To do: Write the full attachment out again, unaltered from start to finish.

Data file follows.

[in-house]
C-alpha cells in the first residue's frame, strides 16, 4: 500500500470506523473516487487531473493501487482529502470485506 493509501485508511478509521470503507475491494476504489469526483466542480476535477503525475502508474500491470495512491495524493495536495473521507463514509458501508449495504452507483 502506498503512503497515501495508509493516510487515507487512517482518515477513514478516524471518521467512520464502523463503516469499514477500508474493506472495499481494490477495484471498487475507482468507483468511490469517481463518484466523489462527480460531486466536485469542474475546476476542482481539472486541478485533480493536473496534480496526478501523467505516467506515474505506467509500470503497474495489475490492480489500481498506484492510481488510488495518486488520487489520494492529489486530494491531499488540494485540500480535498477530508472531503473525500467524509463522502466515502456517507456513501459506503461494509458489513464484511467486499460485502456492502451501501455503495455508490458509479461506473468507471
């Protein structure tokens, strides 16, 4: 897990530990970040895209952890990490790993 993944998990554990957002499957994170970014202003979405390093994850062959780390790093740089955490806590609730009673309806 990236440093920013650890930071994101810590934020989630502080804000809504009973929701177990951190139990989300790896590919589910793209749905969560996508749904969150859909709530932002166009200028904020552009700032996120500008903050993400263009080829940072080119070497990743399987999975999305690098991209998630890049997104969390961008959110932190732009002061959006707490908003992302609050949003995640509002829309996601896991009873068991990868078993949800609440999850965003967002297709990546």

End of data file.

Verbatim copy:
[in-house]
C-alpha cells in the first residue's frame, strides 16, 4: 500500500470506523473516487487531473493501487482529502470485506 493509501485508511478509521470503507475491494476504489469526483466542480476535477503525475502508474500491470495512491495524493495536495473521507463514509458501508449495504452507483 502506498503512503497515501495508509493516510487515507487512517482518515477513514478516524471518521467512520464502523463503516469499514477500508474493506472495499481494490477495484471498487475507482468507483468511490469517481463518484466523489462527480460531486466536485469542474475546476476542482481539472486541478485533480493536473496534480496526478501523467505516467506515474505506467509500470503497474495489475490492480489500481498506484492510481488510488495518486488520487489520494492529489486530494491531499488540494485540500480535498477530508472531503473525500467524509463522502466515502456517507456513501459506503461494509458489513464484511467486499460485502456492502451501501455503495455508490458509479461506473468507471
């Protein structure tokens, strides 16, 4: 897990530990970040895209952890990490790993 993944998990554990957002499957994170970014202003979405390093994850062959780390790093740089955490806590609730009673309806 990236440093920013650890930071994101810590934020989630502080804000809504009973929701177990951190139990989300790896590919589910793209749905969560996508749904969150859909709530932002166009200028904020552009700032996120500008903050993400263009080829940072080119070497990743399987999975999305690098991209998630890049997104969390961008959110932190732009002061959006707490908003992302609050949003995640509002829309996601896991009873068991990868078993949800609440999850965003967002297709990546």